(continued from definition of Oneness http://korytskyy.lviv.ua/en/?p=546)
Oneness is the emotion, resource energy flow, initiated by own wish, own intent, and stopped the same way by own wish and own intent. It is important that it is impossible to force a person out of oneness by any means, because no external or internal constraints or factors have power over emotion.
Oneness is very often confused with emotional state (http://www.thefreedictionary.com/emotional+state) of loneliness or solitude (Ukrainian одинокість, Russian одиночество). Loneliness is the state when one wants to fill in own surrounding space or own internal space with literally anything, and preferably, instantly: with things, person, people, illusions, work, child, marriage, household, hobby… Out of solitude many dysfunctions rise: kleptomania (when person steals literally everything and can’t stop), shop addiction (buying literally everything, “just for the process”, but actually to fill in own space), alcoholism (inclined towards impossibility of finding a partner or oneself in this world), narcomania (“this world has left me”), and many, many others. It is important that solitude can’t be stopped by own wish or own intent.
As well, people who know a bit about esotericism or psychology are trying to substitute the emotion of oneness with a term “selfhood”, known by many from Karl Jung’s works, thus showing ignorance in definition and substituting emotion to archetypical notion, which was defined to unite various subsystems of personality. The selfhood is considered as opposing to the notion of Ego, especially in its clinical appearances. (http://www.members.shaw.ca/jgfriesen/Definitions/Ego.html), and fits into a series of terms “person”, “personality”, “individual”, “individuality” (http://int.michaelroads.org/identity-personality-individuality/).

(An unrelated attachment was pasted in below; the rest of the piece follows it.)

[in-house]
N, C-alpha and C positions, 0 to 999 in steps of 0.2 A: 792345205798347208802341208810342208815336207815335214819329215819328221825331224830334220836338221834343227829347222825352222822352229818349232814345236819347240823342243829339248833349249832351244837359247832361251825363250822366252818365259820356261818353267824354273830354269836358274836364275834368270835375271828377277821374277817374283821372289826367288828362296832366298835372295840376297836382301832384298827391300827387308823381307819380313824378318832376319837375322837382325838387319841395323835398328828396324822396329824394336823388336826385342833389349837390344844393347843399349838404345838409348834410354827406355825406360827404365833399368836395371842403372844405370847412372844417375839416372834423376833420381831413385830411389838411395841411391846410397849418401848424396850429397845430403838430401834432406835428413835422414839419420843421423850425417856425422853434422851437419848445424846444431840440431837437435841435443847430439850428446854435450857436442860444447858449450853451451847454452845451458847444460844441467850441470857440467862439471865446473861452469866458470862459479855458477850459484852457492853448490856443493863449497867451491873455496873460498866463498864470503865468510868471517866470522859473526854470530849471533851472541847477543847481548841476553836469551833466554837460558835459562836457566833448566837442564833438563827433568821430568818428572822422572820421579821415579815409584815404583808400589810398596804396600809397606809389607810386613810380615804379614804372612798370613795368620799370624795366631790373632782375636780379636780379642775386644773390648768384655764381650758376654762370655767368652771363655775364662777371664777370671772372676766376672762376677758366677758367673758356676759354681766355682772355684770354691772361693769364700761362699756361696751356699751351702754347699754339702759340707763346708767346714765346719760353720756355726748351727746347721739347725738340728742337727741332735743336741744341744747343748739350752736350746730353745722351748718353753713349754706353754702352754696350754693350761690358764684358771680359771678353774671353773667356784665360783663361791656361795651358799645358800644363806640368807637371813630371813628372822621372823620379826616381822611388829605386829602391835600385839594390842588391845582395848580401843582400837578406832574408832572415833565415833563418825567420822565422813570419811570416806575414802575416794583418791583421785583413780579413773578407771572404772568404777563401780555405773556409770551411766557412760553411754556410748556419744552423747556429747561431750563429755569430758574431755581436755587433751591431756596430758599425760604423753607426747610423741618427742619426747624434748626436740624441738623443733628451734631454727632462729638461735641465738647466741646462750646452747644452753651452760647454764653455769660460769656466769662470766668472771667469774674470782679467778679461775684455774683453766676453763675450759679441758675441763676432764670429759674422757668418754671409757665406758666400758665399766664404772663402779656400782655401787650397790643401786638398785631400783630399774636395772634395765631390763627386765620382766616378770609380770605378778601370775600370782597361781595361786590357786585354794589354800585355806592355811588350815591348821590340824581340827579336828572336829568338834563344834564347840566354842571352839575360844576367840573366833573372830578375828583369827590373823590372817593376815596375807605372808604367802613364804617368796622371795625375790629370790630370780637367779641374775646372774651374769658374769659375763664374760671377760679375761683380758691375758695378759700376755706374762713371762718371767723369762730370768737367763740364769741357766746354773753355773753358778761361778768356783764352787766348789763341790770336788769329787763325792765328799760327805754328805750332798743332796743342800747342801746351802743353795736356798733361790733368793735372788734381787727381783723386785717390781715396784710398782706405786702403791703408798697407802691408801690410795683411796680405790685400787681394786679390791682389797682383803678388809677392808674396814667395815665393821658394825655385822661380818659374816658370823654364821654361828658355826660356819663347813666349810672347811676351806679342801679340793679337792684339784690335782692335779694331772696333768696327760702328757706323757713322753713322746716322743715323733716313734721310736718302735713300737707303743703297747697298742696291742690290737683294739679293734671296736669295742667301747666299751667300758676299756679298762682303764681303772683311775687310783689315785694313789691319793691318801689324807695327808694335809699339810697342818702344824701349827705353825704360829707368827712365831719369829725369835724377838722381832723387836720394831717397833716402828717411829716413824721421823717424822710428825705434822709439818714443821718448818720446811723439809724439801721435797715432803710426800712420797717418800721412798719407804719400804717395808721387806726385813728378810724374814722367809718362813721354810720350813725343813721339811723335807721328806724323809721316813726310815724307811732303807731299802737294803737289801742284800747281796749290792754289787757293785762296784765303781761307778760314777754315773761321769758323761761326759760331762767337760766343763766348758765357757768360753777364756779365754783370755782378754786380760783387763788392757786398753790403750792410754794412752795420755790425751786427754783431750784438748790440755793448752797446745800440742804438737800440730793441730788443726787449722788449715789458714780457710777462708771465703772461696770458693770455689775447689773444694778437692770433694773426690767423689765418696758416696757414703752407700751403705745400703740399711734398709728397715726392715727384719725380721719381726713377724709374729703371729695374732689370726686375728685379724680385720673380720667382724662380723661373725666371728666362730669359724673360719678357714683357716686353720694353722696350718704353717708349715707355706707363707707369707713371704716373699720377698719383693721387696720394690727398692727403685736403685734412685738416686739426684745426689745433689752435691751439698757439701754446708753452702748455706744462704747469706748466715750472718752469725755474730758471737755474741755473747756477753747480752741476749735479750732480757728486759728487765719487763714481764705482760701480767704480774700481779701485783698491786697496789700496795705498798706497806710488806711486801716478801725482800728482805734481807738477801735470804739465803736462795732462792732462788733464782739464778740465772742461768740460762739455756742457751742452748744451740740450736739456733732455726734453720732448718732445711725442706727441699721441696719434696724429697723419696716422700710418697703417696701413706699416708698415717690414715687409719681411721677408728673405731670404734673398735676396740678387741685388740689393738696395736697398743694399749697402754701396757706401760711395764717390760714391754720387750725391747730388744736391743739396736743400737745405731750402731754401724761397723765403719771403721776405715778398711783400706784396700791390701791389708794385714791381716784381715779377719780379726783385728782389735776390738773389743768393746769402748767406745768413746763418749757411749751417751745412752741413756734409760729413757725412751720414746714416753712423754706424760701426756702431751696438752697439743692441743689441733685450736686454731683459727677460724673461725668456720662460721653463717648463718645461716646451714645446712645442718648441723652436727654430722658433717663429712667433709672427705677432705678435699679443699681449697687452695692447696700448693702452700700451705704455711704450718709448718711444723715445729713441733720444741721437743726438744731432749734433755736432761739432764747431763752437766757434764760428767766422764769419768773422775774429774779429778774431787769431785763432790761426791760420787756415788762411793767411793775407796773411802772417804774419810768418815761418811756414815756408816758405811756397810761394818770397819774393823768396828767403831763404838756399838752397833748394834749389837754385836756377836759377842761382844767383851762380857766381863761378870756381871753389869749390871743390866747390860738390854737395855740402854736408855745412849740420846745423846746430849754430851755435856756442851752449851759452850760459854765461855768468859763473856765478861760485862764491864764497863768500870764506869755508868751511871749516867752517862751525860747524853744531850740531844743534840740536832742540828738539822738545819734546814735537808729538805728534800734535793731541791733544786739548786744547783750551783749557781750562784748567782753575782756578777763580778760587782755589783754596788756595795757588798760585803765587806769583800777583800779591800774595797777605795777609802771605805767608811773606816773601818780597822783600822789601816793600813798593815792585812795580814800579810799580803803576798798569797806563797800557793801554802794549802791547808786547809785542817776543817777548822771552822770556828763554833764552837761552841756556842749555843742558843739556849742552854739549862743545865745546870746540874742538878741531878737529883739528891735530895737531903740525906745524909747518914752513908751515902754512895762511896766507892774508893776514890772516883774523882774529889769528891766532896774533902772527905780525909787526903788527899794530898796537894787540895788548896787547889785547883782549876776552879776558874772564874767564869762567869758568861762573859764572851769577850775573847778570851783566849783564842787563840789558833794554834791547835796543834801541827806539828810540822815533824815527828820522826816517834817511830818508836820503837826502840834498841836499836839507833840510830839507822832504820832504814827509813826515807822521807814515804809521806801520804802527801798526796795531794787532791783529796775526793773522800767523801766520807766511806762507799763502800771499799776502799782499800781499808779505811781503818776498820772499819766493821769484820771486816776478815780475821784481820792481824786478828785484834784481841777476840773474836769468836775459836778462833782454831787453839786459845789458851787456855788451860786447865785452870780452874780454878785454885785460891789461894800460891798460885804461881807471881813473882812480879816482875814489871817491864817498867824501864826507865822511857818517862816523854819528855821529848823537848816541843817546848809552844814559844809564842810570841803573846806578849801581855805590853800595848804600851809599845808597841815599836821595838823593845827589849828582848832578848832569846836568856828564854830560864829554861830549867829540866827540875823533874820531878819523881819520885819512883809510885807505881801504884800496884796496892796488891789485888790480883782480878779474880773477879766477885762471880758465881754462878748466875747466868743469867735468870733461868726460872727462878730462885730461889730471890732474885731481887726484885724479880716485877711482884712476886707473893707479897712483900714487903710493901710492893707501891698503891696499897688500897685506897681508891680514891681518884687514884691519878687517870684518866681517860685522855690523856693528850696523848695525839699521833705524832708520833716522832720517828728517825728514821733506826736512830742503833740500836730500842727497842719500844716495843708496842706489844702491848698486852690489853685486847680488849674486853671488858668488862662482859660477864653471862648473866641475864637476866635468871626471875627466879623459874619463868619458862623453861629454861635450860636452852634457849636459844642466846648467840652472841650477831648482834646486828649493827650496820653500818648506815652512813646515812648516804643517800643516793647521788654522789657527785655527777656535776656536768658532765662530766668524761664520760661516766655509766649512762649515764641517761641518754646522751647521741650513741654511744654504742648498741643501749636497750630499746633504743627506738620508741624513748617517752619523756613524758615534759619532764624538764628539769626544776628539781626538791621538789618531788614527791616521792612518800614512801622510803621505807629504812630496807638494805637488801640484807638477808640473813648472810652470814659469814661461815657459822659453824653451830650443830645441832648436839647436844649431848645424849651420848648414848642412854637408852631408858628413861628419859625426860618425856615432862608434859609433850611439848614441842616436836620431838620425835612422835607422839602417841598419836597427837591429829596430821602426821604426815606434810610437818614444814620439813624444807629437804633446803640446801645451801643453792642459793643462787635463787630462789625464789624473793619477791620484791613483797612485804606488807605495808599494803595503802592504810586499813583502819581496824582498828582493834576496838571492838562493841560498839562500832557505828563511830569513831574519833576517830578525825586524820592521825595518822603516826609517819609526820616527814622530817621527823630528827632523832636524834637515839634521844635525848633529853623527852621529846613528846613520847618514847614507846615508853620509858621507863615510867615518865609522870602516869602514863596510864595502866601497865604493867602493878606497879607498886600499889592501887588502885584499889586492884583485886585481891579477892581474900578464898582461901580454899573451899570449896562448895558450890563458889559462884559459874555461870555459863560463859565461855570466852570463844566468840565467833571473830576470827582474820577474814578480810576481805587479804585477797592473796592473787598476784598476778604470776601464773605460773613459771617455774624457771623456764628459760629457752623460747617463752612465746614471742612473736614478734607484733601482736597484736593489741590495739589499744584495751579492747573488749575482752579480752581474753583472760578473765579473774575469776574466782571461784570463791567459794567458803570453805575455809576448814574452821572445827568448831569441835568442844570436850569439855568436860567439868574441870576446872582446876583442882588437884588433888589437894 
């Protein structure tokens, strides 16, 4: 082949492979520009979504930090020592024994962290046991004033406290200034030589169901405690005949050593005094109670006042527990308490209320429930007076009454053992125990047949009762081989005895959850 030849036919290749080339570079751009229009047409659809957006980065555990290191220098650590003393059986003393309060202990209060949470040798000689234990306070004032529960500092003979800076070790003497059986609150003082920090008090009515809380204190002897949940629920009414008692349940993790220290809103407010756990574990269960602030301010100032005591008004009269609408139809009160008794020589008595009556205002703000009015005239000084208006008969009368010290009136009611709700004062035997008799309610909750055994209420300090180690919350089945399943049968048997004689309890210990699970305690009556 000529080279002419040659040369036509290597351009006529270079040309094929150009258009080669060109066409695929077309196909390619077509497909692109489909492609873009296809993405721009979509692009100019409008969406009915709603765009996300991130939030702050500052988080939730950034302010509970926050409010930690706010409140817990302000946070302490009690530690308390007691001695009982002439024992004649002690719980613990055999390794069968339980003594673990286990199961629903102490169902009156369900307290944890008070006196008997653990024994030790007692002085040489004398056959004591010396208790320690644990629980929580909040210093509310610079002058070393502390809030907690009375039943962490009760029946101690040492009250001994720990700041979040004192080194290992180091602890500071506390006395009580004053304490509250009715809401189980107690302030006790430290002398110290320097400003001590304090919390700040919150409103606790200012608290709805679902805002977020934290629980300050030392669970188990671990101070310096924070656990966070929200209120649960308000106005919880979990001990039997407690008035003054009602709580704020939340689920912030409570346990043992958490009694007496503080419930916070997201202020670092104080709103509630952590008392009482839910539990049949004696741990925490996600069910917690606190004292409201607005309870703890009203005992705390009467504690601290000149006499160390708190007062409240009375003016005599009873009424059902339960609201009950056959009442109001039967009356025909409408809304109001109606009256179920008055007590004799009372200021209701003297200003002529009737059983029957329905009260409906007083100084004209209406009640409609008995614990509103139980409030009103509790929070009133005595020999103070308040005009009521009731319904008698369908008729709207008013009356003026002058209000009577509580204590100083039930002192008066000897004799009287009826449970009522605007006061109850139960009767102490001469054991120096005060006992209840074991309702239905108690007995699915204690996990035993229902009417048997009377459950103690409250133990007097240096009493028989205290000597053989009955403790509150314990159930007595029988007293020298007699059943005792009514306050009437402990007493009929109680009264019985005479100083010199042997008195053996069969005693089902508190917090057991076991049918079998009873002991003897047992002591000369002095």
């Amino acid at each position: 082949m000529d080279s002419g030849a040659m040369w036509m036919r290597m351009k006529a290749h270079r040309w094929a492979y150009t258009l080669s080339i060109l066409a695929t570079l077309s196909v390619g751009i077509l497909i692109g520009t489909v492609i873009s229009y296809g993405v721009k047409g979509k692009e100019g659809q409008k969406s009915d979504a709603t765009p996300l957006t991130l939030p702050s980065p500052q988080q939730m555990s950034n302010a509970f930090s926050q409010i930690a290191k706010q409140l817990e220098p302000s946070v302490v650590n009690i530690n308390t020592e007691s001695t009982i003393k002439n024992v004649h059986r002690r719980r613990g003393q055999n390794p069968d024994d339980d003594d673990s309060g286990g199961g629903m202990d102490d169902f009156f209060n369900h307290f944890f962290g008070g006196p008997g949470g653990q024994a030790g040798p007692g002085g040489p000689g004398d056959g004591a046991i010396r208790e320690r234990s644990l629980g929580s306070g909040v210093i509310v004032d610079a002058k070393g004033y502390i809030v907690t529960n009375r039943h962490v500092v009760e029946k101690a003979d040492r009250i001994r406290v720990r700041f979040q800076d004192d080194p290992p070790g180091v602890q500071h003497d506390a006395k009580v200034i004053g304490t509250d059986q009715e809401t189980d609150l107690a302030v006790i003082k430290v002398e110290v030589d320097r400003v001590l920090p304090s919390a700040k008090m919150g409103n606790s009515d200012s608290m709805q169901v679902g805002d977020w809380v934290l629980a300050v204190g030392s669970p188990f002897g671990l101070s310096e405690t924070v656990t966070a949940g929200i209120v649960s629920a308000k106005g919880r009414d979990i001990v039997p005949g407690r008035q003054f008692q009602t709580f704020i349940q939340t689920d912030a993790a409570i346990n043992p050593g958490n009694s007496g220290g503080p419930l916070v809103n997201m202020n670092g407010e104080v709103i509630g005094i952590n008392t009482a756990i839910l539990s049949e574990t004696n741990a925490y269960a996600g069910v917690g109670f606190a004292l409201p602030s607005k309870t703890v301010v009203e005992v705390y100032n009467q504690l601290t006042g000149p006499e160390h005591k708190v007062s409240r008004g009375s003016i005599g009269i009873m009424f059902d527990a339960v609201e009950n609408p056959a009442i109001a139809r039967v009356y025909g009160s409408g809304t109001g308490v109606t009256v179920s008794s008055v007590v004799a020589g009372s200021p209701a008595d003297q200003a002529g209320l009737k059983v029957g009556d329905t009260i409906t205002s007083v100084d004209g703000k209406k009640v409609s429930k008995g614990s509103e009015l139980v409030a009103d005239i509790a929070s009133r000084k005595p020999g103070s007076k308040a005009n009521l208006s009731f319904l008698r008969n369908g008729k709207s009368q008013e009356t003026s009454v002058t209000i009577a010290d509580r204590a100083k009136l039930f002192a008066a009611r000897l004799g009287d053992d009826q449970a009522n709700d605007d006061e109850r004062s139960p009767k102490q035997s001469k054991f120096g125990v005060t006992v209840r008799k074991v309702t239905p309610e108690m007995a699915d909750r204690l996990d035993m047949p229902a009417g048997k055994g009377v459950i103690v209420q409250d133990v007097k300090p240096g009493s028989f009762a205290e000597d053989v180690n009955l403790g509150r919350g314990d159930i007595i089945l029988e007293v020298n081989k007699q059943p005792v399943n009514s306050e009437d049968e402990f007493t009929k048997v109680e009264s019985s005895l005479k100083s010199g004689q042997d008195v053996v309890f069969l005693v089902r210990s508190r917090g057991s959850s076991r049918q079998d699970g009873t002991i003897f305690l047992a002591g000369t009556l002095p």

Those, who are denying oneness as emotion, are comparing it with hermitry. Hermitry is a denial of socialization, a wish to withdraw from mundane life by maximum or even full delimitation of connections with other people, which leads sometimes even to the unforced down-shifting (denial of modern comfort in favor of “natural” or cheaper conditions).
One more term which is used to “explain” oneness is self-sufficiency. Although self-sufficiency is a dual notion with healthy and problem components, the root of self-sufficiency is in arrogance. Self-sufficiency is mostly flat refusal of both physical help (with phrases like “I can do it myself”) and moral help (using “I can handle it myself”). Some interesting thoughts you can find in “Cracking the Foundational Myths: Independence, Autonomy, and Self-Sufficiency” by Martha Albertson Fineman (http://digitalcommons.wcl.american.edu/cgi/viewcontent.cgi?article=1071&context=jgspl).
Oneness is a freedom from need to receive energy from other live objects.